Scotland and Finland join forces on mental health

Location: Scotland

15th Jan 2020
Influencing policies

A delegation of Finnish Parliamentarians and charities are headed to Scotland this week in a fact-finding and knowledge-exchange mission on mental health.

Scotland and Finland, both considered world leaders in the field, will aim to deepen their understanding of each other’s policies and interventions to improve people’s well-being in their respective nations.

The visit, facilitated by Mental Health Foundation Scotland and the Finnish Mental Health Partnership (Mielenterveyspooli) will bring together Scottish and Finnish parliamentarians, charities, academics and the NHS.

The delegation will meet Mental Health Minister Clare Haughey MSP in addition to Holyrood’s Cross-Party Group on Mental Health and a number of leading public health charities.

Tarja Filatov, Finnish Member of Parliament who is leading the delegation said: "The purpose of the visit is to learn about Scottish mental health policies that aim to improve people’s wellbeing. Scotland is considered a world leader in the field – for example in tackling stigma.

”We’re particularly interested in the role of the Mental Health Minister, which doesn’t exist in Finland, and how the ministerial post can influence policy across government to improve outcomes.

”We look forward to meeting Minister Haughey and the Cross Party Group, share knoweldge and learn from each other to improve the lives and wellbeing of our respective citizens.”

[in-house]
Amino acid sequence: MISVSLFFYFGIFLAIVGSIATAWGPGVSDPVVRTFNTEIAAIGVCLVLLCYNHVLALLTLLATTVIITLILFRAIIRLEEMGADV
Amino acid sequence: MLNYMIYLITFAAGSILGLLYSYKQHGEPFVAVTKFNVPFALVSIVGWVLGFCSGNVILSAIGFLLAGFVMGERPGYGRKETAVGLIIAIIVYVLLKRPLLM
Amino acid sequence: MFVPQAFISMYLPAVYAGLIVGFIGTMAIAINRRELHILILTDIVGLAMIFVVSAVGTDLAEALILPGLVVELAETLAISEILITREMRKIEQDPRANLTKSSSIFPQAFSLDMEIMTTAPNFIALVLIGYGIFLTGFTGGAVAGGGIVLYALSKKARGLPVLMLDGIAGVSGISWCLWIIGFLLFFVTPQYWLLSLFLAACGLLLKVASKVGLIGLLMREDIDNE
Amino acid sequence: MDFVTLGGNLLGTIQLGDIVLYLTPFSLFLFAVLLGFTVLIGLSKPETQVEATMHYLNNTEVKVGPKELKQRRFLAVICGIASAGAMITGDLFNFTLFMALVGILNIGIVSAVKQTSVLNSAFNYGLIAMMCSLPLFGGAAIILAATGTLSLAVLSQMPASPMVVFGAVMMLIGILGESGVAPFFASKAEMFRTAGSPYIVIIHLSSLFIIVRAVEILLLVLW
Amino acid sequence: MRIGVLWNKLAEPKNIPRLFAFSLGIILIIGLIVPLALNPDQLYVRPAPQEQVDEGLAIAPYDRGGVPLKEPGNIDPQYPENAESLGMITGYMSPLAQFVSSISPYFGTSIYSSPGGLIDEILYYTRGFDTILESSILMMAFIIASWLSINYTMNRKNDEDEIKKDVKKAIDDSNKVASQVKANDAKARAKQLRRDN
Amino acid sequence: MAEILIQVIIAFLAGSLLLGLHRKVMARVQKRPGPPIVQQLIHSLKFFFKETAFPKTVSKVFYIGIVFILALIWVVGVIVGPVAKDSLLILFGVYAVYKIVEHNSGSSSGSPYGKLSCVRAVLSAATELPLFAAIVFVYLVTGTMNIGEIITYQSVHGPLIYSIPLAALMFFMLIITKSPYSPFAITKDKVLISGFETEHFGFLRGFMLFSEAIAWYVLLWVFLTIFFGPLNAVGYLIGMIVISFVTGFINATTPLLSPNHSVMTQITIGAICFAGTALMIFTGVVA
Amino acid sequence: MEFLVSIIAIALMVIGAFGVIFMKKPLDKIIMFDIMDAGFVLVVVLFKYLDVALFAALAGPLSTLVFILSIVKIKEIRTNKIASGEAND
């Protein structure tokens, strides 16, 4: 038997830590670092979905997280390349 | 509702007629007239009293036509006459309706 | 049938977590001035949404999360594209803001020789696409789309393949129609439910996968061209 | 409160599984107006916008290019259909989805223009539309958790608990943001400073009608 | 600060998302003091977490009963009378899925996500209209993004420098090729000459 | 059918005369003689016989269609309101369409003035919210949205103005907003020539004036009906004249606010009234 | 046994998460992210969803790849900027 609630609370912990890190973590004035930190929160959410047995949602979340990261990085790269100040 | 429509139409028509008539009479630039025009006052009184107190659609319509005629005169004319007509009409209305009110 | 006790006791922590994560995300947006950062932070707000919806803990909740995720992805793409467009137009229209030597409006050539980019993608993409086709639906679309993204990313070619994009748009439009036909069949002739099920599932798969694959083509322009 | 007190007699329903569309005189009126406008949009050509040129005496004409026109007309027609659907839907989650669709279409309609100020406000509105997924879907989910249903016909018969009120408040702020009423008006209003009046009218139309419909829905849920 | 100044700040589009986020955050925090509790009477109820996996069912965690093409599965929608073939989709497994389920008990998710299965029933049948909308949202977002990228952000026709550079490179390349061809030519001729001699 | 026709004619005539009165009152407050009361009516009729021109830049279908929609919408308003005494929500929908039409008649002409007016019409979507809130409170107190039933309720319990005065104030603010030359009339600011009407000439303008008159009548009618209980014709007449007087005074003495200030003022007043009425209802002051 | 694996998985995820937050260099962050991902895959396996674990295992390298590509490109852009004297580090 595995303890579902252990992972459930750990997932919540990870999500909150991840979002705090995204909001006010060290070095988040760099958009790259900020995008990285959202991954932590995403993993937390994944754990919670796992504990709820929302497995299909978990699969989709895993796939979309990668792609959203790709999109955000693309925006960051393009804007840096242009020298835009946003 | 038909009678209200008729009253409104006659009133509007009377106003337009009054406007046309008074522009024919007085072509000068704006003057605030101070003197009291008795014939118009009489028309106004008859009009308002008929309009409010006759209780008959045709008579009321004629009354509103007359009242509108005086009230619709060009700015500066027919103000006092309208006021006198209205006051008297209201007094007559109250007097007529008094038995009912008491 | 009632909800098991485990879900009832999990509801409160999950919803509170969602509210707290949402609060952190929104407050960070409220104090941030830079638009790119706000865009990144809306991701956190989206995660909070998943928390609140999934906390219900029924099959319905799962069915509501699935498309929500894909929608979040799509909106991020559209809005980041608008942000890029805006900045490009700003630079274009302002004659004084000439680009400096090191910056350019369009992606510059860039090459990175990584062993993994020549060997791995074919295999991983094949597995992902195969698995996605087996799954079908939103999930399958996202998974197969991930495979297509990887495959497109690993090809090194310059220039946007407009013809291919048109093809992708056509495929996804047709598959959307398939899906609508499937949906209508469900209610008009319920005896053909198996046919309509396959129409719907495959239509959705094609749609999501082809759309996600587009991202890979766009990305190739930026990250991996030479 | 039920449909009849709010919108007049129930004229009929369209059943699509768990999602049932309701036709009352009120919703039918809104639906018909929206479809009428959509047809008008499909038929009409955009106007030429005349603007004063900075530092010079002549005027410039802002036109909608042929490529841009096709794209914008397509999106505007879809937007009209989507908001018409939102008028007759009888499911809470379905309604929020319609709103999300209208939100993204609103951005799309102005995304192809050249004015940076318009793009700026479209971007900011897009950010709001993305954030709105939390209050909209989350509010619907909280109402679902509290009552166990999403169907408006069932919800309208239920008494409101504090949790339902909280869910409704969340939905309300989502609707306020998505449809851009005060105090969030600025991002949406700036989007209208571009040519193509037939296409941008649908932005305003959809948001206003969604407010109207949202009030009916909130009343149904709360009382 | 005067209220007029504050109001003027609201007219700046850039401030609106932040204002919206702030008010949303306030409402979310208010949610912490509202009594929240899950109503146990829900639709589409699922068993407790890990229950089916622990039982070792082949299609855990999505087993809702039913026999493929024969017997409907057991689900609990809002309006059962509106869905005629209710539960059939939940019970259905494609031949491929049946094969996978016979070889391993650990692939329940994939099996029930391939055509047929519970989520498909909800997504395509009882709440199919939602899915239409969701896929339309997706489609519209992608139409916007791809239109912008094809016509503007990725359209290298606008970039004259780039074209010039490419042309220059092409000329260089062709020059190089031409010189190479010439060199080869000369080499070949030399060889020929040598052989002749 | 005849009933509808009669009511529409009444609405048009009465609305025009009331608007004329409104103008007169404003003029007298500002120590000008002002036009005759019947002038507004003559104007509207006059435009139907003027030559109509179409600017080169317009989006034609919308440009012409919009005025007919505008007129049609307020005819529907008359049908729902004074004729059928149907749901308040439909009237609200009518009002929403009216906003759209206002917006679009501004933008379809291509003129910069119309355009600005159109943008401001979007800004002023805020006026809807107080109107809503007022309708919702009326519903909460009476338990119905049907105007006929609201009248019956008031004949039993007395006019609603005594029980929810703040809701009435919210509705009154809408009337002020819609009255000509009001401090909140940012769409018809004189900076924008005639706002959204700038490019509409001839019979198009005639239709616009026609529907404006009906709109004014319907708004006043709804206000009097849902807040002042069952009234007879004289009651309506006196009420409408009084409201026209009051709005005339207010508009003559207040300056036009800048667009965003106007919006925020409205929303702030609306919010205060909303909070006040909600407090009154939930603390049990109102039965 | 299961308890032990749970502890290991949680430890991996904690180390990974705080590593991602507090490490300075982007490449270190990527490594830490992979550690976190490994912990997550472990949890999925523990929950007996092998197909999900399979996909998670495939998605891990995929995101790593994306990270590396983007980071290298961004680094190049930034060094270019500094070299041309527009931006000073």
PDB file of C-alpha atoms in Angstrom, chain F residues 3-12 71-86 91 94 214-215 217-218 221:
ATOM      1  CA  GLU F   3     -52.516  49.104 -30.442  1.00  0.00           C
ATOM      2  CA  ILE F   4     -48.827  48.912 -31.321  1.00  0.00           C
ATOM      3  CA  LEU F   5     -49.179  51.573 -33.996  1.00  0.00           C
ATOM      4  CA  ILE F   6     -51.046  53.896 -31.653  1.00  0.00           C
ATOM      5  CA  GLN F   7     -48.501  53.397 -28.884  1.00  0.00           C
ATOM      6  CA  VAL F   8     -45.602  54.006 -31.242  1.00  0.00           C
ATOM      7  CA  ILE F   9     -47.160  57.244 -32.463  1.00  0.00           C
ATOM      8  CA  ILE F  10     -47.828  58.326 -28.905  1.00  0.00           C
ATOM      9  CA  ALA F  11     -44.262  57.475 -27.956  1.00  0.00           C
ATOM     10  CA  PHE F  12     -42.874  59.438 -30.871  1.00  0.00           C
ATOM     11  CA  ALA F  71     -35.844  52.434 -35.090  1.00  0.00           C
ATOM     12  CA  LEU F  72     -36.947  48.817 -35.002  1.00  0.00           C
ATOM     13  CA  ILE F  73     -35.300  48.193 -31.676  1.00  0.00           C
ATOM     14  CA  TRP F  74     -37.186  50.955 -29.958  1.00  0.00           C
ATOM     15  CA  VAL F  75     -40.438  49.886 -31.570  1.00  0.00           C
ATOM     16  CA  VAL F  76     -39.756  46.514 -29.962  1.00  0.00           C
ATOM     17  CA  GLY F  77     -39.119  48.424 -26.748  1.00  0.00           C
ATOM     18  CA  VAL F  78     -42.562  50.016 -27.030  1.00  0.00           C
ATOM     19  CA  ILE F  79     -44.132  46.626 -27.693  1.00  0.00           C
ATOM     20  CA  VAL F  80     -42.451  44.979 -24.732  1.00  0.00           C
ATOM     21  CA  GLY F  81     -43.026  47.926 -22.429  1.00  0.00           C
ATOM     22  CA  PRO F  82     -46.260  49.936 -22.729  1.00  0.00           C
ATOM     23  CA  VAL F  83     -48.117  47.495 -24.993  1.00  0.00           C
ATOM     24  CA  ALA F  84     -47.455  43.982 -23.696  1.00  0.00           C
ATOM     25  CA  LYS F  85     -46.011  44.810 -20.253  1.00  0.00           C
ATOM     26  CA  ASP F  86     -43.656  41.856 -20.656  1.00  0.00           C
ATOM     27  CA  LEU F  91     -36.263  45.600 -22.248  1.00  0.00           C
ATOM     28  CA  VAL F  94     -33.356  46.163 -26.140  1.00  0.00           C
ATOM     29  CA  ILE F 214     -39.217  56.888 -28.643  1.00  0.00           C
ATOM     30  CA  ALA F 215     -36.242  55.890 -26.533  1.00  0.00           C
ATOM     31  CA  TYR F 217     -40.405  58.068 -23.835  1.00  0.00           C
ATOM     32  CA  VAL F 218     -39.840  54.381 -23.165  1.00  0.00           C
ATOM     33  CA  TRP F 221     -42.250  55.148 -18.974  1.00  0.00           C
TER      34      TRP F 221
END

Toni Giugliano from Mental Health Foundation Scotland said: ”We’re delighted to welcome Finland’s delegation to Scotland. At a time of global isolationism, we must continue to work together across borders to improve people’s lives.

”Finland is a world leader in mental health and Scotland has a lot to learn from our Finnish neighbours, particularly in the field of mental health education, where children are taught about their emotions and self-care strategies from a young age. Indeed, in Finland, mental health is seen as an educational outcome and not just a clinical intervention.

”But more than that, well-being is embedded in Finnish culture and society and across many policy fields such as urban planning. From recreation and hobbies to their use of space for public buildings, wellbeing is front and centre – we should learn from that.”

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